Before getting started in R, you need to know what R programming is and what’s so special about it.
R is a programming language built by statisticians for statistical analysis. It is well-suited towards running advanced analysis, building predictive models, machine learning, and even more routine data management.
R is open-source, which makes it free. The people who developed it wanted to make it accessible to anyone. Since then, R has moved beyond its humble beginnings and developed into a full-blown community of developers.
Those developers have expanded the R programming language to allow more advanced machine learning techniques, application development, website development, and even the publishing of digital books, which is how you’re reading this book now.
This expansion is possible because of packages. Packages allow individual developers and teams to share new functionality with the broader community.
And that to me is the best thing about the R programming language. There’s a vast community, filled with individuals, teams, and whole organizations, who regularly contribute and improve R.
This provides us with multiple options for accomplishing our goals. If we find a package confusing or hard to use, there’s a good possibility of finding another that’s easier and more intuitive.
If you’re wondering if there’s a catch, here it is: you have to learn the basics first.
One of those basic concepts include objects. We’ll cover this extensively in another chapter, but R is an object-oriented programming language. That means to succeed with it, you have to understand the various object types and how they’re used.
If that sounds overwhelming, don’t worry. It’s easier than you think. And focusing on these core components will go a long way to helping you succeed in R. You’ll find these key principles show up again and again throughout your R journey.
That’s a matter of debate and boy do people debate it. The great thing about R is that, unlike many other open-source programming languages used in data science, it was originally built for statistics.
That makes the default functionality well-suited towards statisticians and researchers alike. It’s quite possible that, as a researcher or analyst, you could produce the analysis you need without compiling a large list of extra packages.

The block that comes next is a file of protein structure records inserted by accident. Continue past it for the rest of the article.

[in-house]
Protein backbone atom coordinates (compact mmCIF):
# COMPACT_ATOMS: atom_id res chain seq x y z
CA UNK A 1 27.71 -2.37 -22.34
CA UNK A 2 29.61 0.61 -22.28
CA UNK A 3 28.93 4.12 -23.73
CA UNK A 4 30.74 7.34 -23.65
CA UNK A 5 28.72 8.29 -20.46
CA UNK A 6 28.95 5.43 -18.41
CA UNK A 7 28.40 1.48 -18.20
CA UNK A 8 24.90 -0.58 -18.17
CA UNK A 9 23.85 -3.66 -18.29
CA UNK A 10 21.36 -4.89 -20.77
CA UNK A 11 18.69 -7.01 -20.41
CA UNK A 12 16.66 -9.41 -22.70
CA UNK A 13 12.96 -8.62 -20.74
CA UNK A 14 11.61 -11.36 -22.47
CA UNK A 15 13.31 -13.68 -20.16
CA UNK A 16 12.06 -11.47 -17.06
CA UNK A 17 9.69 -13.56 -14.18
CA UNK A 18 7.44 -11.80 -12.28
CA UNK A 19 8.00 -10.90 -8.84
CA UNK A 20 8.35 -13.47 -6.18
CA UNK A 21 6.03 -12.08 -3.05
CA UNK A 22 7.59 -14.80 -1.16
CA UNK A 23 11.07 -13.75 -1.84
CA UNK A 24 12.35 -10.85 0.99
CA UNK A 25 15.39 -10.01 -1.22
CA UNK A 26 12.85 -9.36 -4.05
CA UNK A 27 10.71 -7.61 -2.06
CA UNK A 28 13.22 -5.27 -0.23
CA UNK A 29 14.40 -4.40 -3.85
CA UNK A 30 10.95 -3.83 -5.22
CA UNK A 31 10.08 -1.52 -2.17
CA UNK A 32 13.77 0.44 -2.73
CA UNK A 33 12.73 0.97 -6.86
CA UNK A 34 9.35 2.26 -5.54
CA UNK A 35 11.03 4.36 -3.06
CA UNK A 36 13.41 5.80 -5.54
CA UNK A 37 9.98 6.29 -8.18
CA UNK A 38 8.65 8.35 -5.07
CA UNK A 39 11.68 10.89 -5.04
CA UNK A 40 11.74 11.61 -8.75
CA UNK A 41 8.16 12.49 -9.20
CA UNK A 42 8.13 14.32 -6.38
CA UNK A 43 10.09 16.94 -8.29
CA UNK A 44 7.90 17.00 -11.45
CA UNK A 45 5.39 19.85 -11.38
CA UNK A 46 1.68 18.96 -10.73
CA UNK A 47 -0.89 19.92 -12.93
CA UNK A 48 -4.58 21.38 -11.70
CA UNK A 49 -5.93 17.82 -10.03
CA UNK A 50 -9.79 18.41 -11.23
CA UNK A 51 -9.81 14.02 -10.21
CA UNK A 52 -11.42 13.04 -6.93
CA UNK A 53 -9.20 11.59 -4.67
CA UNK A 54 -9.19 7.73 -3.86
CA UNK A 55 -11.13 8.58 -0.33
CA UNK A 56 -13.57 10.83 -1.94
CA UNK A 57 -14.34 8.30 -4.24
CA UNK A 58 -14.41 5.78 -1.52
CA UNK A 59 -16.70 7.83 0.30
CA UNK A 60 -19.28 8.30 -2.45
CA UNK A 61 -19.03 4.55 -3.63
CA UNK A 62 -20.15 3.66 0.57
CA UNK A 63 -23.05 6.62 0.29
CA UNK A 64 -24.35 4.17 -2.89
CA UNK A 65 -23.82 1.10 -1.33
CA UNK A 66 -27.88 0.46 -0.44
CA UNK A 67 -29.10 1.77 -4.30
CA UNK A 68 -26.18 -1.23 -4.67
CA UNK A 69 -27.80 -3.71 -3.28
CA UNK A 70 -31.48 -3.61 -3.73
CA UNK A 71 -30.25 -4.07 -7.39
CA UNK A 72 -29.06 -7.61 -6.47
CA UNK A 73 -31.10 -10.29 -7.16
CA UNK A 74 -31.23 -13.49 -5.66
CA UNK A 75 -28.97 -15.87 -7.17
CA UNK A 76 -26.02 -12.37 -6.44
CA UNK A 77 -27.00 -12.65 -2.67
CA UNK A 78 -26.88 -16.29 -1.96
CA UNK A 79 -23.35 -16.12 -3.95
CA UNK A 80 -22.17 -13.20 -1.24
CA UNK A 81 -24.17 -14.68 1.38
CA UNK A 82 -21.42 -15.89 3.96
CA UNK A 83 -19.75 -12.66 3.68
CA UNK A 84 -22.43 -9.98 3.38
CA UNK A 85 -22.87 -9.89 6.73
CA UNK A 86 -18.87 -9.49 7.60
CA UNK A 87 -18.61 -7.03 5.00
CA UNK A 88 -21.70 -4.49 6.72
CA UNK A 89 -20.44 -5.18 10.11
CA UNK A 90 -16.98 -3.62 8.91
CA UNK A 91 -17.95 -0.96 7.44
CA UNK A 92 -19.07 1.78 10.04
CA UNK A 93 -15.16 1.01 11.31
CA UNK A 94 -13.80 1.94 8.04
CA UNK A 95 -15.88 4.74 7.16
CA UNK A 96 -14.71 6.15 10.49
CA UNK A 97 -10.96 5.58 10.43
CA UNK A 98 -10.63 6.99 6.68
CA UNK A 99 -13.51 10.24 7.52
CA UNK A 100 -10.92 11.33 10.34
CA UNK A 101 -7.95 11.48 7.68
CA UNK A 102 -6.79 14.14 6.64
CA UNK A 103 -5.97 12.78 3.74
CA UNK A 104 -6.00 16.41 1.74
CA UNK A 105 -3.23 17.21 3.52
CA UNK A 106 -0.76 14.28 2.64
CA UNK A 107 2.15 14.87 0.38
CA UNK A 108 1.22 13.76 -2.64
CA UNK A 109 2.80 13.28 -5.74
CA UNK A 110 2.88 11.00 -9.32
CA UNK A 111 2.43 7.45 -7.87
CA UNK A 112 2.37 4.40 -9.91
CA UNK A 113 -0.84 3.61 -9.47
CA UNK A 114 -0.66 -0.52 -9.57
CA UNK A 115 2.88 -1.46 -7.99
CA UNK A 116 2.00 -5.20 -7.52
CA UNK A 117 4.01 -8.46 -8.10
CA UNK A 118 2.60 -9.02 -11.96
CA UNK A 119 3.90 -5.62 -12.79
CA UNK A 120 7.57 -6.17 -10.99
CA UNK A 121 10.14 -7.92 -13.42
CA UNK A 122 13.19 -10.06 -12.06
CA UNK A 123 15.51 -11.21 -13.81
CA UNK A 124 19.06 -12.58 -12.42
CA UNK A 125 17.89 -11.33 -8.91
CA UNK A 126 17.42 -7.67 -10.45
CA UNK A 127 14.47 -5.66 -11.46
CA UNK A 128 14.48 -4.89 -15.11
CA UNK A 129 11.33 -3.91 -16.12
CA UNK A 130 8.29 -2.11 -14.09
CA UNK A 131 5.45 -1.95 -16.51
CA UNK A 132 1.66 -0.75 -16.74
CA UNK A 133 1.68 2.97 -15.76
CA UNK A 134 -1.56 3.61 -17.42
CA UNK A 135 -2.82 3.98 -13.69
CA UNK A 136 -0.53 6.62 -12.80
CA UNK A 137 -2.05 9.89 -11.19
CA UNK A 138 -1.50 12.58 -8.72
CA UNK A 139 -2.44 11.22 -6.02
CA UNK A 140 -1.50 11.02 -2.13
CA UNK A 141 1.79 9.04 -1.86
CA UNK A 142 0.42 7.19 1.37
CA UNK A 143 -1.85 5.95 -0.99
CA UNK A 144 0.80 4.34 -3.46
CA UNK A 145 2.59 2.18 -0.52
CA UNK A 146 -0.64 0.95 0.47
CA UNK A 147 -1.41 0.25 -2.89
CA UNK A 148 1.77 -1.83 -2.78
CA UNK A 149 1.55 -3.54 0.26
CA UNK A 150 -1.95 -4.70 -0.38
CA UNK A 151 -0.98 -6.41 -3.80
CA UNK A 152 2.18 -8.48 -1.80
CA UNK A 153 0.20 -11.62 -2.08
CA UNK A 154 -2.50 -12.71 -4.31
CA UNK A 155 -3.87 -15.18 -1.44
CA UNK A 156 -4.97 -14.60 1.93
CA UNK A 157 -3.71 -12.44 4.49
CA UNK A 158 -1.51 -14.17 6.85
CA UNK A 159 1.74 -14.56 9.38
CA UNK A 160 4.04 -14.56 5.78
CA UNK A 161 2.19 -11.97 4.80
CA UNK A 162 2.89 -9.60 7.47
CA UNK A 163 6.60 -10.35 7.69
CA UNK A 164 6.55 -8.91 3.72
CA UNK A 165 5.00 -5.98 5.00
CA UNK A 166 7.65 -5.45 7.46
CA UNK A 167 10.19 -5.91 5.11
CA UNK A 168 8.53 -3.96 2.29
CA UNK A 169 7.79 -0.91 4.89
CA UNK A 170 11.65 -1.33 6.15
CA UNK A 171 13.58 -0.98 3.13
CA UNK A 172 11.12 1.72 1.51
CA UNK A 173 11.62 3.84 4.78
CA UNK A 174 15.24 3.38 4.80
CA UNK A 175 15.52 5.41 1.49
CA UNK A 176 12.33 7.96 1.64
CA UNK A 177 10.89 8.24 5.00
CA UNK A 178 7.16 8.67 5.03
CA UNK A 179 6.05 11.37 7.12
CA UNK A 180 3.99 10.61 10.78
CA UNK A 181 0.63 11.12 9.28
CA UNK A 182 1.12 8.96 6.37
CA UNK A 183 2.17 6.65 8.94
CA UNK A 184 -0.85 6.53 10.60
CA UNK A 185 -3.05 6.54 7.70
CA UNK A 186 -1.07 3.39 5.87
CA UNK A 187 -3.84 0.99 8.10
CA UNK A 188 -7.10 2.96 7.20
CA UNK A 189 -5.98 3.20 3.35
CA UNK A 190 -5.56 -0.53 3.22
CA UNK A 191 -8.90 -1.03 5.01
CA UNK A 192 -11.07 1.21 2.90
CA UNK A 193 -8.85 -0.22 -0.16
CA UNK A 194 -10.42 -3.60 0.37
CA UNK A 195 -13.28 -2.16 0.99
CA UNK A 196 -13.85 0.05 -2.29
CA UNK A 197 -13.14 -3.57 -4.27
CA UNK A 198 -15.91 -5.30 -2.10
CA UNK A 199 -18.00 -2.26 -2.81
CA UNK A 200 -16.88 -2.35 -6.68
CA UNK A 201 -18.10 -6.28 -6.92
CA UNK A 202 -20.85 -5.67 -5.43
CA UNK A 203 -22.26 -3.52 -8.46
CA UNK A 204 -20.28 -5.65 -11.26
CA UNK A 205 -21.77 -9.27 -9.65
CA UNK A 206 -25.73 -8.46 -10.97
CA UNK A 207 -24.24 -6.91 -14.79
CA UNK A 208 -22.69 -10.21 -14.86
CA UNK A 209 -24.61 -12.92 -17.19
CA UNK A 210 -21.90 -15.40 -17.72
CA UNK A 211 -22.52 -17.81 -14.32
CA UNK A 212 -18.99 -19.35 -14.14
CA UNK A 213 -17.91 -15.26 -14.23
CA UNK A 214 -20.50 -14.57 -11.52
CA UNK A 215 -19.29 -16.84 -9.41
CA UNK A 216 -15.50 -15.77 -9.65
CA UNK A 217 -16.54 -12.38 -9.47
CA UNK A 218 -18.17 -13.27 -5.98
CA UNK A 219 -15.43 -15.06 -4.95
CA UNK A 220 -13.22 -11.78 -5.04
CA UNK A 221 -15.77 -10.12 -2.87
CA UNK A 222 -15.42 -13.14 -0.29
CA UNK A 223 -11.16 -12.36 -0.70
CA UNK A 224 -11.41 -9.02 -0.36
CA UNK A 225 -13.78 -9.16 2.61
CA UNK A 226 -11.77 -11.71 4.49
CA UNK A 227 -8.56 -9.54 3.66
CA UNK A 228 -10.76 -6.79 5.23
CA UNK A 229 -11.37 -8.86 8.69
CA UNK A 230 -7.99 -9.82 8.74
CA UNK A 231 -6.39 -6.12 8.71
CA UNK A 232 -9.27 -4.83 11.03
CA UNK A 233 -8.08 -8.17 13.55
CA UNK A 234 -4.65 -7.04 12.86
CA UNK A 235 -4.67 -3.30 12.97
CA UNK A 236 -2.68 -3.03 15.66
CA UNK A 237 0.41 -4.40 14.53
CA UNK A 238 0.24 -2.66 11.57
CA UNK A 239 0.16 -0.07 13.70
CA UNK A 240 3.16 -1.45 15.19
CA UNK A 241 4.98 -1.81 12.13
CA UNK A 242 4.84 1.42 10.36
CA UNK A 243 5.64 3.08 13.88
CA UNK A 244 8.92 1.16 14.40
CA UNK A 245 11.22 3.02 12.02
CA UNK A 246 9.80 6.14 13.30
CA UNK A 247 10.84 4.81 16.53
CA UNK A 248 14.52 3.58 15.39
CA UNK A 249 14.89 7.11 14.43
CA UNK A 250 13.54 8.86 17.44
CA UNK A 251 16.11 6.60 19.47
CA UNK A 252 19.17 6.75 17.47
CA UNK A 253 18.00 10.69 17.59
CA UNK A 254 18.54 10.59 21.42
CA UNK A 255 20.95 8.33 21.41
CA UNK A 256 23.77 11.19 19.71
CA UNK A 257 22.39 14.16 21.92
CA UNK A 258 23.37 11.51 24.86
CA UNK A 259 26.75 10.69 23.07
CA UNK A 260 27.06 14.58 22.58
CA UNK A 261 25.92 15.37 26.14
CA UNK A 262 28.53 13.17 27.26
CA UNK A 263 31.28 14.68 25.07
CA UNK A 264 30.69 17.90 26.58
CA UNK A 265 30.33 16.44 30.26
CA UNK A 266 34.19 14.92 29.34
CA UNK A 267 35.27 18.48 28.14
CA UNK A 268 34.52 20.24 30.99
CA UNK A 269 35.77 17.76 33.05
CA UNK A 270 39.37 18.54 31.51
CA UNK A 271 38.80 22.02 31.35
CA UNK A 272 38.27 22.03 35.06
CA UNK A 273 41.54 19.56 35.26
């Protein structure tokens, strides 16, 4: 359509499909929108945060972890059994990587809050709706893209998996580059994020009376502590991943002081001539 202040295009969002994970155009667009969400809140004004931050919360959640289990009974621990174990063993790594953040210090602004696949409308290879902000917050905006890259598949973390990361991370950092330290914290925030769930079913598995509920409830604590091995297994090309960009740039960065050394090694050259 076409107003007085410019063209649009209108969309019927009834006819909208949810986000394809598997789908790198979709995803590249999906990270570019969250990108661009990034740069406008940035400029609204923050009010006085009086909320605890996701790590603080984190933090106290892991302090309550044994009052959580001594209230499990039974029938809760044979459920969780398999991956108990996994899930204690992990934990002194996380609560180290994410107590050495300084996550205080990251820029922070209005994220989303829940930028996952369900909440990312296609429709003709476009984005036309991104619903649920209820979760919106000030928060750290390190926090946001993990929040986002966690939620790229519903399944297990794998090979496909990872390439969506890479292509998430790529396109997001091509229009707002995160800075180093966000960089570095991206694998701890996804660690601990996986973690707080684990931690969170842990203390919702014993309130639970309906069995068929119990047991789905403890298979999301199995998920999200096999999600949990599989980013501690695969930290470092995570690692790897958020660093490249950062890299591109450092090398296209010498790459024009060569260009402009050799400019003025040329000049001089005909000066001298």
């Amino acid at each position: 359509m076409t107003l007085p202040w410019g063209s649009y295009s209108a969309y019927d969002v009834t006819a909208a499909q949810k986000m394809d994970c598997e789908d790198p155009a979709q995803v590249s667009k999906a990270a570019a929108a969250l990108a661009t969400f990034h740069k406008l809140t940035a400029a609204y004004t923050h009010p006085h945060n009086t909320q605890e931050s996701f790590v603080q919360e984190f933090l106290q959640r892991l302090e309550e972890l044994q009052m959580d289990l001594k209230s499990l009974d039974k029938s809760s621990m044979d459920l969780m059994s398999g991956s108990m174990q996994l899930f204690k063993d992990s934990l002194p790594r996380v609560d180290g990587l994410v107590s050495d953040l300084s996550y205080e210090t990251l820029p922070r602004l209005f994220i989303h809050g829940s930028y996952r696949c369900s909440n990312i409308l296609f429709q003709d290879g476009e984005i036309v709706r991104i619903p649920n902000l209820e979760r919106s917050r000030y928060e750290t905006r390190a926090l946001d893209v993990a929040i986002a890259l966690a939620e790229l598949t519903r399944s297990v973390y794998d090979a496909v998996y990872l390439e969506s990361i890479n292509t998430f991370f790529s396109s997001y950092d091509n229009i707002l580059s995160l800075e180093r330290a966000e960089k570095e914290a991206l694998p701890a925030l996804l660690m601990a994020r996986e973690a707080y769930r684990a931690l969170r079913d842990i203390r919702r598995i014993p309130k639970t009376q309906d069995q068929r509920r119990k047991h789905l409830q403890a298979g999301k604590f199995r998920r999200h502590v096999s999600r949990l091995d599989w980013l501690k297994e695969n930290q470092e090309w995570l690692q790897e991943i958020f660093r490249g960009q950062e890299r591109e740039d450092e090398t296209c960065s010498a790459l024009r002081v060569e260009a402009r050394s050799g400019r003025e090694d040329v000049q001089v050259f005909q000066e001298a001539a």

The two big competitors to R that I hear about most often are SAS and Python.
SAS is a statistical programming language built by a for-profit company. It’s the opposite of open-source, which means you have to pay money to use it. That’s not necessarily a bad thing though. It means there’s more rigorous quality testing because that’s what people expect from software that costs money. Some R packages may not be as rigorously quality checked.
The SAS Institute (the people who make SAS) have a lot of market power too. They have ingrained themselves into academia and pharmaceutical research. Even though R and Python are the preferred choices for most newer companies and younger professionals, SAS has the advantage of being legacy code.
You’re probably not familiar with that term if you haven’t ever programmed before. What it means in the practical sense is that even if R and Python were better alternatives to SAS, it would cost an organization a lot of money and time to go back and re-write all their automated, enterprise-wide code.
Python is a more interesting competitor of R, mostly because it wasn’t built for statistical programming. Like R, it’s open-source and that has led to data scientists building packages that make statistical programming possible.
Python is probably more popular with data scientists than researchers and statisticians. Since data scientists are often joined at the hip with computer programmers, it naturally lends itself more to that work.
I once worked with a company that ran all of its ETL (extract, transform, and load) processes off of Python. Since the data engineers and architects already used Python for that purpose, it wasn’t difficult for them to learn to use it for data science as well.
Is Python better than R? I don’t know because I haven’t programmed much in Python. In my opinion, R is easier to learn for people who’ve already programmed in SQL, since it has a more direct syntax. Other people say that Python is easier to learn for programming newbies because it’s written more like the English language. I didn’t find that to be the case, myself.
Some people also say that Python is better for enterprise-level or “production” grade solutions. I don’t really believe that either. Since I started writing this book, I’ve helped administer a few data science tools for clients. I’ve learned through experience that Python is a tough programming language to manage, from an administrative perspective. There are lots of little rules and nuances, such as the operating system you use, and the manner in which you install Python versions, packages, and environments.
For those reasons, I suggest learning R. It’s easier to download, easier to manage, and easier to learn in my experience – especially for individuals.
- R programming is a free and allows for advanced statistical programming
- R is managed by a community of developers, who contribute to its growth through packages
- You must understand object types to succeed with R
- Picking R over Python (or vice versa) probably won’t have a big impact on career opportunities